MOLE Valley residents are hiring agents from a private detective firm up to 20 times a month to look into everything from finger-printing to extra marital affairs
And the seven-strong team at Answers Investigation, which has taken on private or legal investigations for more than 20 years, now hopes to correct the public's impression that private investigators act outside the law. Person-tracking specialist Nigel Parsons told the Advertiser: We want to quash the rumour that we break the rules to get results
People seem to think private investigators are like the ones in the movies, but we're not. Everything we do is completely legal
Other firms have come and gone, but we have stayed put and I think that says it all really
Mr Parsons said a booming area for the Answers investigators was requests to find adopted children or the parents that put the child up for adoption
In recent years we have had a lot of people trying to find their birth parents, because they were adopted or vice versa, where parents want to find a child they gave up for adoption, said Nigel
"Although we cannot give specifics, we are investigating one at the moment just outside Leatherhead and a slight custody battle near Dorking"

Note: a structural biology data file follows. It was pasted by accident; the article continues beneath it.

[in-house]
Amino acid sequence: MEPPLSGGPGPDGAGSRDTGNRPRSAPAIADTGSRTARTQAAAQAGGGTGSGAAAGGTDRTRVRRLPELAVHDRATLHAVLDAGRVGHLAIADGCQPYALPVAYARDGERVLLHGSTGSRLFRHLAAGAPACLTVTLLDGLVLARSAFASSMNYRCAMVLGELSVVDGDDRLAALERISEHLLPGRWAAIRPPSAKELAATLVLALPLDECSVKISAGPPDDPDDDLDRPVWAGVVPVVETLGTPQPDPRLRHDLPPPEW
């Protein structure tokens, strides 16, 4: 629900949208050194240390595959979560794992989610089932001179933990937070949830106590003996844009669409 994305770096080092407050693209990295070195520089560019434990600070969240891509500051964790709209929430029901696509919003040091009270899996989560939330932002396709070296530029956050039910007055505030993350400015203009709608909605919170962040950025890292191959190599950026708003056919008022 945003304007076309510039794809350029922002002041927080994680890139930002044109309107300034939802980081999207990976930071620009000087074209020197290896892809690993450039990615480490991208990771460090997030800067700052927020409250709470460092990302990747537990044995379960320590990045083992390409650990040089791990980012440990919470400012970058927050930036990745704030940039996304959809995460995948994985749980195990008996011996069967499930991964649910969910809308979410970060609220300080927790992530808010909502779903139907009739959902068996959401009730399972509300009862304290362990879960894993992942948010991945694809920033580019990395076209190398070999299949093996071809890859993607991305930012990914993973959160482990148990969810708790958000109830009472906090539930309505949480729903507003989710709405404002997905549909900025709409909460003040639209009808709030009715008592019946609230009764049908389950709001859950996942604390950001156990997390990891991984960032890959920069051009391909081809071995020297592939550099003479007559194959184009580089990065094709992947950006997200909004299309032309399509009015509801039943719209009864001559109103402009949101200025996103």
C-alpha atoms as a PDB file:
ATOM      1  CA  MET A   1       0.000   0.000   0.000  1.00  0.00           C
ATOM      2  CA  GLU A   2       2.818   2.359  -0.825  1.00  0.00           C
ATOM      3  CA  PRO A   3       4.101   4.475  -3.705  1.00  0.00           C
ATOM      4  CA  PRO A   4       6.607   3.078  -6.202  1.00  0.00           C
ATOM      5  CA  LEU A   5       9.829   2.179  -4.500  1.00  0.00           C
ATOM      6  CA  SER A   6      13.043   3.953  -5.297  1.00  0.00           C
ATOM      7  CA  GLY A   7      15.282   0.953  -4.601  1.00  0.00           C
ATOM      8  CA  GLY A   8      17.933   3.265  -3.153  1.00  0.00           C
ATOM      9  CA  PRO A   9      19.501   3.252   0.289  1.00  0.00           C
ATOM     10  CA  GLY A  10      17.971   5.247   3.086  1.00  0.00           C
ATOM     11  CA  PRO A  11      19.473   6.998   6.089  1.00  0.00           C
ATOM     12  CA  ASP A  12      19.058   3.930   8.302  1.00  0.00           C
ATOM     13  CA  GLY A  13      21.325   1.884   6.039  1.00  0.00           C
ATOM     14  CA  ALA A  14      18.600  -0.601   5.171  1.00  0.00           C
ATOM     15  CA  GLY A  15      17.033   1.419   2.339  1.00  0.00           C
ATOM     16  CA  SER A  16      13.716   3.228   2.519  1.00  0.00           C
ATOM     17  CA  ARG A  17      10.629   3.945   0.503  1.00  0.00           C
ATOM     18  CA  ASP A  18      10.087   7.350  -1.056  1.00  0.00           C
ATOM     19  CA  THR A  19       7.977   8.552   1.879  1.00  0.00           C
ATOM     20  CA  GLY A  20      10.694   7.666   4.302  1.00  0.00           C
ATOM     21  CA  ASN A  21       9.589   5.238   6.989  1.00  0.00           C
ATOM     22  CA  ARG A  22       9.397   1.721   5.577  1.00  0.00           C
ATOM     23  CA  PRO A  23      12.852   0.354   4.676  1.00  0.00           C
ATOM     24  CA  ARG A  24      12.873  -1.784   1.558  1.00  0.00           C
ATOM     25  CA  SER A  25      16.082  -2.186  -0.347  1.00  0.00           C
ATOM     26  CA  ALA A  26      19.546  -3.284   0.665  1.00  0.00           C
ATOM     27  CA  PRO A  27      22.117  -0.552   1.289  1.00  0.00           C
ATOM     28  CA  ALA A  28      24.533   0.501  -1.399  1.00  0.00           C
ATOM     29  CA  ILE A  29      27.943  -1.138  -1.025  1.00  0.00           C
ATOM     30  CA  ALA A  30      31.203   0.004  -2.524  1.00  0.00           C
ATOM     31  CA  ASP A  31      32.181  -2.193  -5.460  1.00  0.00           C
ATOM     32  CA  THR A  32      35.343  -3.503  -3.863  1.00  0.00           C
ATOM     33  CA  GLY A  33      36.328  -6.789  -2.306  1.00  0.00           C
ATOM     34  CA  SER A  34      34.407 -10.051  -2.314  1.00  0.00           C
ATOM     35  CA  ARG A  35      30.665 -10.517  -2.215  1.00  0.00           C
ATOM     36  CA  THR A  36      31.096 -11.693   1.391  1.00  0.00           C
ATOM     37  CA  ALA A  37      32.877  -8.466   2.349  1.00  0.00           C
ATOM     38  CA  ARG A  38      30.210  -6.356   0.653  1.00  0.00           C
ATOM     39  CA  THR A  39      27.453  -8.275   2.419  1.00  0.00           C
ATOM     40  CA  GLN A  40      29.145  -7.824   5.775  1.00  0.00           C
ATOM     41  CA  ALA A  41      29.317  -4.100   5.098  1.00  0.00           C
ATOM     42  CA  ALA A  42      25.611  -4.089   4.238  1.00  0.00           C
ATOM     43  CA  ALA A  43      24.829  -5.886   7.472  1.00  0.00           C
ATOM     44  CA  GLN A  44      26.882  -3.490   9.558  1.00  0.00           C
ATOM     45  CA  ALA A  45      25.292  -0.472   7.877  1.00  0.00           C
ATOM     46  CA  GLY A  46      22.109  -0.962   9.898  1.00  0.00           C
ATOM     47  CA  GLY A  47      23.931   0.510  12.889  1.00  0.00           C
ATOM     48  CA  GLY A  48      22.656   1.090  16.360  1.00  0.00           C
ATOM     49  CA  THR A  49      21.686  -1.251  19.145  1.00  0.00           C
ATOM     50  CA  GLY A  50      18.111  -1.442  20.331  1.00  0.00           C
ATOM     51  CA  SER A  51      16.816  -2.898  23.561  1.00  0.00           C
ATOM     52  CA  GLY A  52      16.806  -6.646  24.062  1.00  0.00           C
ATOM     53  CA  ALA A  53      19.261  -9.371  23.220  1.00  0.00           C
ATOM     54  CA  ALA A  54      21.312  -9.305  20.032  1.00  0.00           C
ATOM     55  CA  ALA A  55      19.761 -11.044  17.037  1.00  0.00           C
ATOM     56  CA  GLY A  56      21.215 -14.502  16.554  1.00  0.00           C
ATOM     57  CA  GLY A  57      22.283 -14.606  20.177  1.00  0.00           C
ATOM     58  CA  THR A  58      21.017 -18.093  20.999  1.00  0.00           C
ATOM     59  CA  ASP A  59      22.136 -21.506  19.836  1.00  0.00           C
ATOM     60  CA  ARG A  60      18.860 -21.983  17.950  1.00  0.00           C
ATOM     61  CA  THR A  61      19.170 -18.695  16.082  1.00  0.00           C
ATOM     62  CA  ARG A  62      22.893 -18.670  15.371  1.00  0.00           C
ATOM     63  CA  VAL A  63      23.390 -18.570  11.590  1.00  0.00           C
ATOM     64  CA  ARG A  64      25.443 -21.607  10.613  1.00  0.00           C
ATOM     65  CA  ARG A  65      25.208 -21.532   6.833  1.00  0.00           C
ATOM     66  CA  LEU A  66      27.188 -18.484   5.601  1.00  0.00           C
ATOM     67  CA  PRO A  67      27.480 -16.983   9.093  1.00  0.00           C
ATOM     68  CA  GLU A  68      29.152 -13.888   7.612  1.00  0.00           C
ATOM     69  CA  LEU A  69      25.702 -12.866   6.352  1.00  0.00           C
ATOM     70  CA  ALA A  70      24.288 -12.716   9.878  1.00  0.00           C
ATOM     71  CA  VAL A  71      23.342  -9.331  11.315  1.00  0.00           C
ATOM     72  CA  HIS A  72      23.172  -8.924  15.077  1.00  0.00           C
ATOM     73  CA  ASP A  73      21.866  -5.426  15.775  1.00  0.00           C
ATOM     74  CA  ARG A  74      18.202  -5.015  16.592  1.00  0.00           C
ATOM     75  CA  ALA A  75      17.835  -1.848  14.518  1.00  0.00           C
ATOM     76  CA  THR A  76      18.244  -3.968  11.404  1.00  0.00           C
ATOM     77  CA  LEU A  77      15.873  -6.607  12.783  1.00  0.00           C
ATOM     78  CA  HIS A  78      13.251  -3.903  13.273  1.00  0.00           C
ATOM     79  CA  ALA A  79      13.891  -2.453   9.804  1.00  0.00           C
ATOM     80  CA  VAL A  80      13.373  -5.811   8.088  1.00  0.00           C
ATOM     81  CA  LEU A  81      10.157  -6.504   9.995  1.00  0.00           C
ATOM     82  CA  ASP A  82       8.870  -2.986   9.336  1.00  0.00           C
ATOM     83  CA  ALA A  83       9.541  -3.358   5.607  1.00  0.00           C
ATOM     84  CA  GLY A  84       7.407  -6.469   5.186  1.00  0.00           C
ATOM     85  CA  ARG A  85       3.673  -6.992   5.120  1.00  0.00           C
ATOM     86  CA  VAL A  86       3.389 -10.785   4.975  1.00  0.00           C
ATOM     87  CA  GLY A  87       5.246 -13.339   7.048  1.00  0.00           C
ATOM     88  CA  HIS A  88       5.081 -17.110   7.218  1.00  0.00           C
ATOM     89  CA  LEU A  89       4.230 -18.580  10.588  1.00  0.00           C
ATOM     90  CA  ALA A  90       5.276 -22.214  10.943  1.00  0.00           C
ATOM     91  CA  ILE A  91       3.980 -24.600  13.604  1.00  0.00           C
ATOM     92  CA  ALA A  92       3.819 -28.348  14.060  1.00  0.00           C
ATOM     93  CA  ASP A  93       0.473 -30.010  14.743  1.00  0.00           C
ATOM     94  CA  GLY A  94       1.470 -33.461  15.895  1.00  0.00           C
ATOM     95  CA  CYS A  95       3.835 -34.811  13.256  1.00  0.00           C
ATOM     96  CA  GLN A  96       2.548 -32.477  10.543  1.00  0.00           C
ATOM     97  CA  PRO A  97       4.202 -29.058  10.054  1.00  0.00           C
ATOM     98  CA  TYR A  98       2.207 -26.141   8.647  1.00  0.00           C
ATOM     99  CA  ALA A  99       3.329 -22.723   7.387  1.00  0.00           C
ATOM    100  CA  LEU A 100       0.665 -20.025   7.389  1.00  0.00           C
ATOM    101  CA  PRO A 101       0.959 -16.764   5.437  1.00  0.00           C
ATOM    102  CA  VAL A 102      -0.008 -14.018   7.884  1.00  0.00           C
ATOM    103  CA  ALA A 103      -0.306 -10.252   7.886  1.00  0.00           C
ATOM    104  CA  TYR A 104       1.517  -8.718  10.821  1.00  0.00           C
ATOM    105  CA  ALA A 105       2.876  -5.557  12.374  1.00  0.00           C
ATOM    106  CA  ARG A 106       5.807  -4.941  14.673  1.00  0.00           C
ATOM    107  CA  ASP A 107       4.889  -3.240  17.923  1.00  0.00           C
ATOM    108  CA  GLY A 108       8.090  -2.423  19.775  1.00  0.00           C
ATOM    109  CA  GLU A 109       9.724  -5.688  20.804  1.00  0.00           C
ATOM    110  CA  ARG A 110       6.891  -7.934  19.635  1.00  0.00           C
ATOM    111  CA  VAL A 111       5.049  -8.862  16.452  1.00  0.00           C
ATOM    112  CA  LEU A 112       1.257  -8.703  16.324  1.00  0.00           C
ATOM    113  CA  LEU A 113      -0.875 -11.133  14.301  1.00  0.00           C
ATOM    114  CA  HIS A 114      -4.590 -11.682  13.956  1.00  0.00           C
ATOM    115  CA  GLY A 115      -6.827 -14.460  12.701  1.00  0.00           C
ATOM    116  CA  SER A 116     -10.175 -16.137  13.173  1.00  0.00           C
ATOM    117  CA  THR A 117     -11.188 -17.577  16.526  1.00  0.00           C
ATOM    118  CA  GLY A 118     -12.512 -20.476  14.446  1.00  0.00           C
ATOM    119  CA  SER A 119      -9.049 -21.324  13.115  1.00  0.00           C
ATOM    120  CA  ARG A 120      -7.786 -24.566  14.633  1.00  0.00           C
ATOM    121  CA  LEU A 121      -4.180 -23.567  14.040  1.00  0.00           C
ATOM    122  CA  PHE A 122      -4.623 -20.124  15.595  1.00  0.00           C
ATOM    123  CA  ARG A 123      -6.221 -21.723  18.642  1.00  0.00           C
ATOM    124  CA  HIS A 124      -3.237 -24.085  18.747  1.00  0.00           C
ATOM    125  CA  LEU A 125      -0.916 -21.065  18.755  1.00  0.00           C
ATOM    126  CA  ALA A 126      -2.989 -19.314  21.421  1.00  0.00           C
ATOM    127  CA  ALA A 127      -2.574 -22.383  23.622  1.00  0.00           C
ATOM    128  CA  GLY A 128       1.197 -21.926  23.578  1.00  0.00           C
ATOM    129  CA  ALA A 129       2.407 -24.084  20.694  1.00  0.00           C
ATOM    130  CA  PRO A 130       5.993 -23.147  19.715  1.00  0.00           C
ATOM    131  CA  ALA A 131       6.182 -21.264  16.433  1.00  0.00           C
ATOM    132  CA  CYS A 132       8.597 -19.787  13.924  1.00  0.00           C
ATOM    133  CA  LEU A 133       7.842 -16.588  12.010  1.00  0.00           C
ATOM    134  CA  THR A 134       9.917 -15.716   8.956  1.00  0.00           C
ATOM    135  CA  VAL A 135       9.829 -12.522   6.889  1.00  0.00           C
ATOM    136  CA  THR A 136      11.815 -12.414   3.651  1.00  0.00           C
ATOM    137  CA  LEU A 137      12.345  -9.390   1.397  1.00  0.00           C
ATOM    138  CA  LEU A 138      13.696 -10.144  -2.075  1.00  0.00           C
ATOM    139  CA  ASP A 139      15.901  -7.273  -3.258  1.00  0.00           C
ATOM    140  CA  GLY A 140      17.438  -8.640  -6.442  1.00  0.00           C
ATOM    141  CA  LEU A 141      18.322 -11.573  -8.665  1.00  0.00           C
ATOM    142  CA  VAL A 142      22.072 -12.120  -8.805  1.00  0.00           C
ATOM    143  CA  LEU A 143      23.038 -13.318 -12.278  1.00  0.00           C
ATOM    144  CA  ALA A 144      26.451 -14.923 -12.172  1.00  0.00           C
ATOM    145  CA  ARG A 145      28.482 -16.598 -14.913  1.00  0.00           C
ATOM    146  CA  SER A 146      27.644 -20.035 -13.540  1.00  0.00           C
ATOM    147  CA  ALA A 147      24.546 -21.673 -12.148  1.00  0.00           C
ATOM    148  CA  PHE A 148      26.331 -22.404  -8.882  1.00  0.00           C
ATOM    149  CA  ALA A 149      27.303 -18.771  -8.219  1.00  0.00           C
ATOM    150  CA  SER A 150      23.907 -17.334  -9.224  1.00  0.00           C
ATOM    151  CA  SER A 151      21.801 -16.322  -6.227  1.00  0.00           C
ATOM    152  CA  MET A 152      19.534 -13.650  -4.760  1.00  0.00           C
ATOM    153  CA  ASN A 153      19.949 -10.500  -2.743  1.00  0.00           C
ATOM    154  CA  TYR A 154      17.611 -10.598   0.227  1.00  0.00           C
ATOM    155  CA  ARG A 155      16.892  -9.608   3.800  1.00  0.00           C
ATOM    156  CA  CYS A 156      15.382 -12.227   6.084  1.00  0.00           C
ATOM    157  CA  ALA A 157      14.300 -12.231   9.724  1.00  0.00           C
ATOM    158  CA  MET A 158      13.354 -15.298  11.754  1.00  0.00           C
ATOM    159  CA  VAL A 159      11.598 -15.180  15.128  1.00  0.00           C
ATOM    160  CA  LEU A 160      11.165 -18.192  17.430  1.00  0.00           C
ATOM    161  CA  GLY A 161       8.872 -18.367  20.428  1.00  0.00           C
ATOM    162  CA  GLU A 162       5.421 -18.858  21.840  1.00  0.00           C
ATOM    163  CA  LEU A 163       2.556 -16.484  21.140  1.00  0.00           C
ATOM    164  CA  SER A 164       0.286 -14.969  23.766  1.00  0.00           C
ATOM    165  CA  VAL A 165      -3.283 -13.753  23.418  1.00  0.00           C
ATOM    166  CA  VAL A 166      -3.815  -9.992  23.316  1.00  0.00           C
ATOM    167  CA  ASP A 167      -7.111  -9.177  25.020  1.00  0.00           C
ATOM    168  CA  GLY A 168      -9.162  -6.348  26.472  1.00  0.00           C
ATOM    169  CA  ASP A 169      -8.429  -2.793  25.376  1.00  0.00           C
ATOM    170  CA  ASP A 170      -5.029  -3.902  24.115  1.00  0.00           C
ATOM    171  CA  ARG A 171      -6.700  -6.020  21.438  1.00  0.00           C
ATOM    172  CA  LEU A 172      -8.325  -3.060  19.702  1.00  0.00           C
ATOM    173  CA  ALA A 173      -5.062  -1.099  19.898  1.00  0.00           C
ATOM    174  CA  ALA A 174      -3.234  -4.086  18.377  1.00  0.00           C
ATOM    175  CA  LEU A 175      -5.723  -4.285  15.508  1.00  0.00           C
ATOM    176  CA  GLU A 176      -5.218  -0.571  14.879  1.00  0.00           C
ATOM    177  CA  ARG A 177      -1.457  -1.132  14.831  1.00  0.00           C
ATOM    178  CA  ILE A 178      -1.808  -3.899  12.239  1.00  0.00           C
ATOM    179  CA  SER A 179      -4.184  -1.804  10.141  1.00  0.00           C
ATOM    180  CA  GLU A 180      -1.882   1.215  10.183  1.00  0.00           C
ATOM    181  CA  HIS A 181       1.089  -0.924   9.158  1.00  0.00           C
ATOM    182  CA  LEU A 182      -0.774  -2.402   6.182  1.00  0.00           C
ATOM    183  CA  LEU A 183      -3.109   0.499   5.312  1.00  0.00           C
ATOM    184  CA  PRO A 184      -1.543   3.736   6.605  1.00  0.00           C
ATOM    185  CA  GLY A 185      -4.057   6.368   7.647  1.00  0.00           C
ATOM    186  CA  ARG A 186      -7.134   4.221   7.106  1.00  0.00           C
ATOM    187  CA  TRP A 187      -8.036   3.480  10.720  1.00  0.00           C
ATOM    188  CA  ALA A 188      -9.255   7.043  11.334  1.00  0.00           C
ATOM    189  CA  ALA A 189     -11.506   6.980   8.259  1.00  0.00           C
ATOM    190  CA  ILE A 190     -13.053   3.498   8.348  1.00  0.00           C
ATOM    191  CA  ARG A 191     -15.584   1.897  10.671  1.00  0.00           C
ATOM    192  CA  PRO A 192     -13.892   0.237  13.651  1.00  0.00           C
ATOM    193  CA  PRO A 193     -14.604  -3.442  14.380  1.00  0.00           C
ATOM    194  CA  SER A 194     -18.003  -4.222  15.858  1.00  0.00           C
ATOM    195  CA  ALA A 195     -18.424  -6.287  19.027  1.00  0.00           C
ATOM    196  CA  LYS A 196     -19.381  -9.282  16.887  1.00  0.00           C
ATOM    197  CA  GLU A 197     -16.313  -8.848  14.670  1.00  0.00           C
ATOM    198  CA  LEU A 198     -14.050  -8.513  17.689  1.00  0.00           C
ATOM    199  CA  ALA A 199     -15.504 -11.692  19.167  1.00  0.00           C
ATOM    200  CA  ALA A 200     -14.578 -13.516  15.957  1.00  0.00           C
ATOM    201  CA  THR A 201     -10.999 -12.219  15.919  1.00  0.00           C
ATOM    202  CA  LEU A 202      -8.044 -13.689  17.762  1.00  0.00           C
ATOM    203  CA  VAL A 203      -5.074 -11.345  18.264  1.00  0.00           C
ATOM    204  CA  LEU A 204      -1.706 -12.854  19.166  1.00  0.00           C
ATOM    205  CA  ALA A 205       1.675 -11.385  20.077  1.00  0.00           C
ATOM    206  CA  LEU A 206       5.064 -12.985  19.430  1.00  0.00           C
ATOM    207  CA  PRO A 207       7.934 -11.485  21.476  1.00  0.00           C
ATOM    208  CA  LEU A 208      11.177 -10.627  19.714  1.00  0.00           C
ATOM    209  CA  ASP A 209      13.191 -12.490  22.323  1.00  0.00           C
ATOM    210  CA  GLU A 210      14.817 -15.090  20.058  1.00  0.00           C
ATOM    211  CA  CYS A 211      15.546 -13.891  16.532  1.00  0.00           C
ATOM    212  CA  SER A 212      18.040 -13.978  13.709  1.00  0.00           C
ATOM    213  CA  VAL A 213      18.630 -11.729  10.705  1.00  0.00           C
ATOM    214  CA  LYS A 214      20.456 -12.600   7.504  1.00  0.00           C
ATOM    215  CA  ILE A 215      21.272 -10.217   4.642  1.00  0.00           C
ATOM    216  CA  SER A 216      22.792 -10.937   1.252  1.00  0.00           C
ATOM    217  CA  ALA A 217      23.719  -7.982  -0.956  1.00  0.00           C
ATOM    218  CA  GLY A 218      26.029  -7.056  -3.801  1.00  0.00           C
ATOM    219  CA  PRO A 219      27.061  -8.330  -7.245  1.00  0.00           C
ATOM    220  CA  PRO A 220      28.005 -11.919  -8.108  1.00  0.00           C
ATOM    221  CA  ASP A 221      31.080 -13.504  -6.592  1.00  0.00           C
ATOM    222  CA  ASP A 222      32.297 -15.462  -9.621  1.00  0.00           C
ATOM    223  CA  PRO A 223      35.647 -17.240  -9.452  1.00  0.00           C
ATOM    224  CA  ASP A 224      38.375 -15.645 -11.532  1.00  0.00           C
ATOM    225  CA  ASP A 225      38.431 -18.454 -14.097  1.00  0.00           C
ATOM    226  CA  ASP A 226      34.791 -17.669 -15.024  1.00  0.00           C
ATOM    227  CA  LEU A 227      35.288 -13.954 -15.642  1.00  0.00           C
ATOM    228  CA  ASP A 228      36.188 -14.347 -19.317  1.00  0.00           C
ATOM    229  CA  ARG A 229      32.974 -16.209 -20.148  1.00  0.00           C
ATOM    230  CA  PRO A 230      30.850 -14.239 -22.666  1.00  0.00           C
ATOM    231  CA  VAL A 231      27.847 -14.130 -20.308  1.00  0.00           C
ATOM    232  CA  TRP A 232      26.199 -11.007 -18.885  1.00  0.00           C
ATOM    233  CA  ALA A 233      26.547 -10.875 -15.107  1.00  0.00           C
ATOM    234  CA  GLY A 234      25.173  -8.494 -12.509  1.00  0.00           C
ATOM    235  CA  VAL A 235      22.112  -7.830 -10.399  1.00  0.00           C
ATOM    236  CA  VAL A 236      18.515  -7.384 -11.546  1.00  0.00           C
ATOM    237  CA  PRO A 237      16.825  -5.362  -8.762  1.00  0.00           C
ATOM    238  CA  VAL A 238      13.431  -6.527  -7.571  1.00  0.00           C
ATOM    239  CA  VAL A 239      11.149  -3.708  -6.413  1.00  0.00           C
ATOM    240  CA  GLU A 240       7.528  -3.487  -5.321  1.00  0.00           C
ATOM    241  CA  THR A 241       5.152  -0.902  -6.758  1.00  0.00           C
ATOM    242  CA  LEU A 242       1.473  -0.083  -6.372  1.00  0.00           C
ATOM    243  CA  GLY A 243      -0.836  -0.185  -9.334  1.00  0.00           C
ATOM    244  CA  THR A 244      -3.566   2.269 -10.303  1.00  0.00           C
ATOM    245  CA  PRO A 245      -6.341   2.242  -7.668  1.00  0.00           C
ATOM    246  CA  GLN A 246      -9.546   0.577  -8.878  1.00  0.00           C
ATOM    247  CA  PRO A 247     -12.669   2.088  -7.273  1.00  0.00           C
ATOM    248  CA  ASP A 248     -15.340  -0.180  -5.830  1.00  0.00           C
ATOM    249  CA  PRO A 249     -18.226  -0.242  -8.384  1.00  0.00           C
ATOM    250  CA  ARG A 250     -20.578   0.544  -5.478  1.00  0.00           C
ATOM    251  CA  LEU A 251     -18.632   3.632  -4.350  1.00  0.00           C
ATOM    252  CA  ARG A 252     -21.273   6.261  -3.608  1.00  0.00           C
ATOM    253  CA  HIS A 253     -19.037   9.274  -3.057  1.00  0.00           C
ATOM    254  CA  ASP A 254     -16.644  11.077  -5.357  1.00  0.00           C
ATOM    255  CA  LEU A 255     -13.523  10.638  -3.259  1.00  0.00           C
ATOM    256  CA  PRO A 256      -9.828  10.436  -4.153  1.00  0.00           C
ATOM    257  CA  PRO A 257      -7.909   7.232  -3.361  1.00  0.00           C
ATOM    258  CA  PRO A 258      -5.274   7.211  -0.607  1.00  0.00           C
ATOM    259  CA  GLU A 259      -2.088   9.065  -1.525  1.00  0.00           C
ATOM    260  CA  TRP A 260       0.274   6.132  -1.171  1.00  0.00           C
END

Becoming a private investigator is something you either love or hate. People either stay with us for years, or for a year
When asked how to investigate such cases, investigator Olivia Ellenger, 22, said a sensitive approach was all-important
Sadly, it does not always end happily, she said. Some people just want to know whether their parent or child is still alive and well and others, once we have delicately approached them, decide they don't want to speak to their child or mum
"We don't give people false hopes. People's lives move on and they may have their own family"
The Dunsfold-based company also carries out finger-printing for visa applications and for forensic reasons to track down missing or stolen items.
Running the Challenge 21 and 25 website, which seeks to educate places that sell alcohol on the risks in selling to underage children, is another string to the company's bow.
"We send young-looking people who are over 18 into shops and pubs to see whether they are asked for ID, said Miss Ellenger. We call it 'mystery shopping' "
"It is about educating people to make sure they know the circumstances of selling to underage people. We do a lot of things that people do not realise. We have investigated quite serious crimes before and we will continue to do that as well as everything else"
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